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Ralph Sweet 
Square Dance Caller, Article Author
ID: 490

Ralph Sweet  

Ralph started doing traditional square dancing in 1944 and began collecting dances and practicing at home. He also began participating in local fife and drum corps. In fall of '48 at a dance at the Ekonk Grange with caller Al Lindell, Ralph called his first live dance. Over the next few years Ralph called and danced in CT, Vermont and New Hampshire, and then took up modern Western Style square dancing. During the Korean War, Ralph was stationed in Texas and in Boston and there he continued square dancing and began to take up Irish Ceili, English Country, Scottish, International Folk and contra dancing. After the war he taught Western style square dancing, raised a family and bought the Powder Mill Barn in Enfield, renovating it for square dancing. He gave up his engineering career in favor of teaching high school physics and science to allow more time for calling at dance classes and square dance clubs."

During the 1950's, 1960's and well into the 1970's there was little or no contra dancing in Connecticut. Then, to celebrate the Bicentennial, Ralph formed a costumed exhibition group which demonstrated colonial era contra dances. This led to local interest in holding regular contra dances. Throughout this time, Ralph continued playing with the fife and drum corps. His son, Walt was an excellent fifer and Ralph played accordion for the contra dance series that were forming in Hartford and at the Powder Mill Barn. However, most drum corps fifes play in Bb, and most fiddle tunes are written in D, G or A. Thus, he began making flutes and fifes in other keys to play with the fiddle in the newly formed "Fifer's Delight" band. This led to the formation of the Sweetheart Flute Company because people kept asking if they could buy one of Walt's instruments. (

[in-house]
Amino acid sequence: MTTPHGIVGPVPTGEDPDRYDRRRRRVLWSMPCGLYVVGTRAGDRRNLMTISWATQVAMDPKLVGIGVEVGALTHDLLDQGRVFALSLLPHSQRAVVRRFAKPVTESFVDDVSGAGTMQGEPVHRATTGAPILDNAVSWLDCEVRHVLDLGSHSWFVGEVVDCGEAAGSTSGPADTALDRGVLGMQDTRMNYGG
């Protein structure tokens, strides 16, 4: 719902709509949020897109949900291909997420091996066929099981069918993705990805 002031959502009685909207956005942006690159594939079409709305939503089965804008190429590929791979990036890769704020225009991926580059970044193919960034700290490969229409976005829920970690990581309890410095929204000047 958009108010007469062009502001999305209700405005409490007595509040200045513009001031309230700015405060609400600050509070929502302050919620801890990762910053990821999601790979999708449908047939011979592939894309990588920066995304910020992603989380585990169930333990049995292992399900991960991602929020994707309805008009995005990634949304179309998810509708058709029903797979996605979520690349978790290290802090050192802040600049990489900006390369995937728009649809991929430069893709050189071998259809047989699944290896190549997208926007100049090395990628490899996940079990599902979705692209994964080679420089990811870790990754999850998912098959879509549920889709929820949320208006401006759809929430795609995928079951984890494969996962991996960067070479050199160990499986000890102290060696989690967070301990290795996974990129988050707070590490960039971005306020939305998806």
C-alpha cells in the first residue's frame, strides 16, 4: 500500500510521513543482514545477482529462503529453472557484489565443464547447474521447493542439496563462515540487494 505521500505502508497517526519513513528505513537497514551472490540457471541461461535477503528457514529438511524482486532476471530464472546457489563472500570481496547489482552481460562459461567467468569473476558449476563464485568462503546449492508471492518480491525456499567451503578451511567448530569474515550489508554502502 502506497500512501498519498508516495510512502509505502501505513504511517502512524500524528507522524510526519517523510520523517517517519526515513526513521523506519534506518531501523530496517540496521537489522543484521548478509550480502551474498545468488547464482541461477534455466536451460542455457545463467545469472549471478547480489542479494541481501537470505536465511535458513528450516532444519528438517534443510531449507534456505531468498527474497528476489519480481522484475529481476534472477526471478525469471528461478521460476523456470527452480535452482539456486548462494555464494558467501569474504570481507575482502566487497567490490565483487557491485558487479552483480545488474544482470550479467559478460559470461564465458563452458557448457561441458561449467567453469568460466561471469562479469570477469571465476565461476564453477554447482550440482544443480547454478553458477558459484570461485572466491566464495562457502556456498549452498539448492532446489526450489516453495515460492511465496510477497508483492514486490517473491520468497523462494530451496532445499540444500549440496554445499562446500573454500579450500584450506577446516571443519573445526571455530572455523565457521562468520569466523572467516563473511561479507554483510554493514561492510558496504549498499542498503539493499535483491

Ralph continued holding regular dances in Enfield, Hartford, and eventually South Amherst, Ma. He retired from teaching after 29 years and now devotes himself to making flutes and fifes fulltime. He calls at local dances throughout Connecticut, the rest of New England, and even as far away as California. In addition he calls at camps and festivals: CDSS's English and American week at Buffalo Gap, New England Folk Festival, Wild Asparagus' Dance-a-Rama, Dance Flurry Festival, Falcon Ridge and Winterhawk. He is sought after for his expertise with beginning crowds, but seems best loved for his rendition of '50's era singing squares. When not calling, he dances contras in Greenfield, MA, Quebecois Squares in Montreal or Irish Set dances in Glastonbury, CT. He celebrated his 50th year of calling in the fall of 1998.

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Recordings by Ralph Sweet:
Little Arrows  (sample clip) (cue sheet) (lyrics)  Singing Call, Top 25186
Nelly Bly  (sample clip) (cue sheet)  Singing Call, Top 25172
Old Pine Tree  (comments) (sample clip) (cue sheet)  Singing Call, Top 25146

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